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Cal Poly students, alum advance U.S. space exploration

Posted at 9:47 PM, Dec 09, 2018

A NASA astronaut and the CEO of United Launch Alliance are just two Cal Poly graduates energizing current students to launch into a career of space exploration.

Victor Glover, a NASA astronaut, was recently chosen for the first commercial SpaceX mission.

Glover’s success in the field of aeronautics is something that inspires the next class of Cal Poly students, like 4th-year physics student Luc Bouchard.

“They went to Cal Poly, did the same engineering stuff I did, took the same classes I did and even had the same professors I did,” Bouchard said. “So I guess it’s more like the world is becoming a little bit smaller.”

Glover’s upcoming mission to space has long been a dream of Cal Poly Junior, Lacey Davis, who studies aerospace engineering.

“I’ve had that dream for a while ever since I was 5 or 6 and people would ask what do you wanna be when you grow up,” Davis said.

Another alum, Tim Weise, now works in partnership with NASA on mission control, but for a decent length of his time at Cal Poly, he didn’t know what he wanted to do after graduation.

“Thinking back on my career, I never dreamed I’d be doing this when I was in college,” Weise said.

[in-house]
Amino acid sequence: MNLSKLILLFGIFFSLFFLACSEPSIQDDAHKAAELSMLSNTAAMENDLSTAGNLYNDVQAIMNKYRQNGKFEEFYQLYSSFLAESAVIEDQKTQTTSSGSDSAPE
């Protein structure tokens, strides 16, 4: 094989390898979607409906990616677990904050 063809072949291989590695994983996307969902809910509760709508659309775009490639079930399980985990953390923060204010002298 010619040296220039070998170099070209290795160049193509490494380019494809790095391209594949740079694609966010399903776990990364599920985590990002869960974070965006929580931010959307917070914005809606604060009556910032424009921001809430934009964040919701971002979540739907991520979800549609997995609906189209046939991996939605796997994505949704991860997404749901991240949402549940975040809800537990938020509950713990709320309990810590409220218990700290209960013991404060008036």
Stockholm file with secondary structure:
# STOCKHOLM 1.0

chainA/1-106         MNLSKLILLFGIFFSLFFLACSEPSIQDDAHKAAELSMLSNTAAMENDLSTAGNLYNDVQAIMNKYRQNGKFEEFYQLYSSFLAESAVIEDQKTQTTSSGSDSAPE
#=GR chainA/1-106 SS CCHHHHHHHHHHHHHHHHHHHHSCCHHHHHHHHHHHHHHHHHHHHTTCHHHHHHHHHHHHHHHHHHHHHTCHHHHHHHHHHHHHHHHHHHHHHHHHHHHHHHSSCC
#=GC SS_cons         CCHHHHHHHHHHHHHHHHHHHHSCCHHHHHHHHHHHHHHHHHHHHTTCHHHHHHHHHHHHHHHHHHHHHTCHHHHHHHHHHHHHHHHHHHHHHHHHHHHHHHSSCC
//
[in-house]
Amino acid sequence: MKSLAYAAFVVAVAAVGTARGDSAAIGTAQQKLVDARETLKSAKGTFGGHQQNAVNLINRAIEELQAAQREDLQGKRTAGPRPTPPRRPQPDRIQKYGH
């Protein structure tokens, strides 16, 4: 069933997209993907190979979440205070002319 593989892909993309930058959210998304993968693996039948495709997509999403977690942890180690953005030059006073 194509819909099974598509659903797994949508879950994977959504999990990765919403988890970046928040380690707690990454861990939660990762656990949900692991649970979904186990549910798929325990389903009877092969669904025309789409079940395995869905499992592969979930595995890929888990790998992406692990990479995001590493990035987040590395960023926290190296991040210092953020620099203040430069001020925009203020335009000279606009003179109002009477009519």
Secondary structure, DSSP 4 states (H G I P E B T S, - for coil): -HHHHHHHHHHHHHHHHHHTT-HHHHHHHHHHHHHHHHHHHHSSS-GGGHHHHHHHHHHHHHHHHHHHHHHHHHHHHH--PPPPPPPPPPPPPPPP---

Weise was recently involved in the successful and historic mission called InSight Mars, which stands for Interior Exploration using Seismic Investigations.

The mission was successful, albeit stressful for Weise, because it captured the first sounds of wind on the Red Planet.

InSight is far from mission complete, though, as it will last another two years.

“We’re going to spend about two to three months to get our instruments deployed to the surface of Mars,” Weise said. “This is something that’s never been done before, where we’re picking up a scientific instrument off the deck of the lander and placing it on the surface of Mars.”

The engineering side of things is where Bouchard said he’s most excited to get involved. He and his classmates participated in constructing DAVE, a CubeSat that launched into space earlier this year.

“We are really pushing the industry forward and it’s really rewarding to feel like I am at the forefront of something,” Bouchard said. “I get to see my software launching into orbit.”

The project, which is being utilized by SpaceX, was something Aerospace Engineering Assistant Professor Amelia Greig knows is already advancing American space exploration.

“Our graduates are really highly sought after in industry because they have the hands-on experience of building rockets and satellites,” Grieg said.

Grieg said she believes what’s next for space exploration is space tourism, the idea of sending people to live and work outside Earth.

“I really hope it’s around in my lifetime just in case I don’t get to be an astronaut,” Grieg said.

Weise expects that industry will grow but remain expensive for the foreseeable future.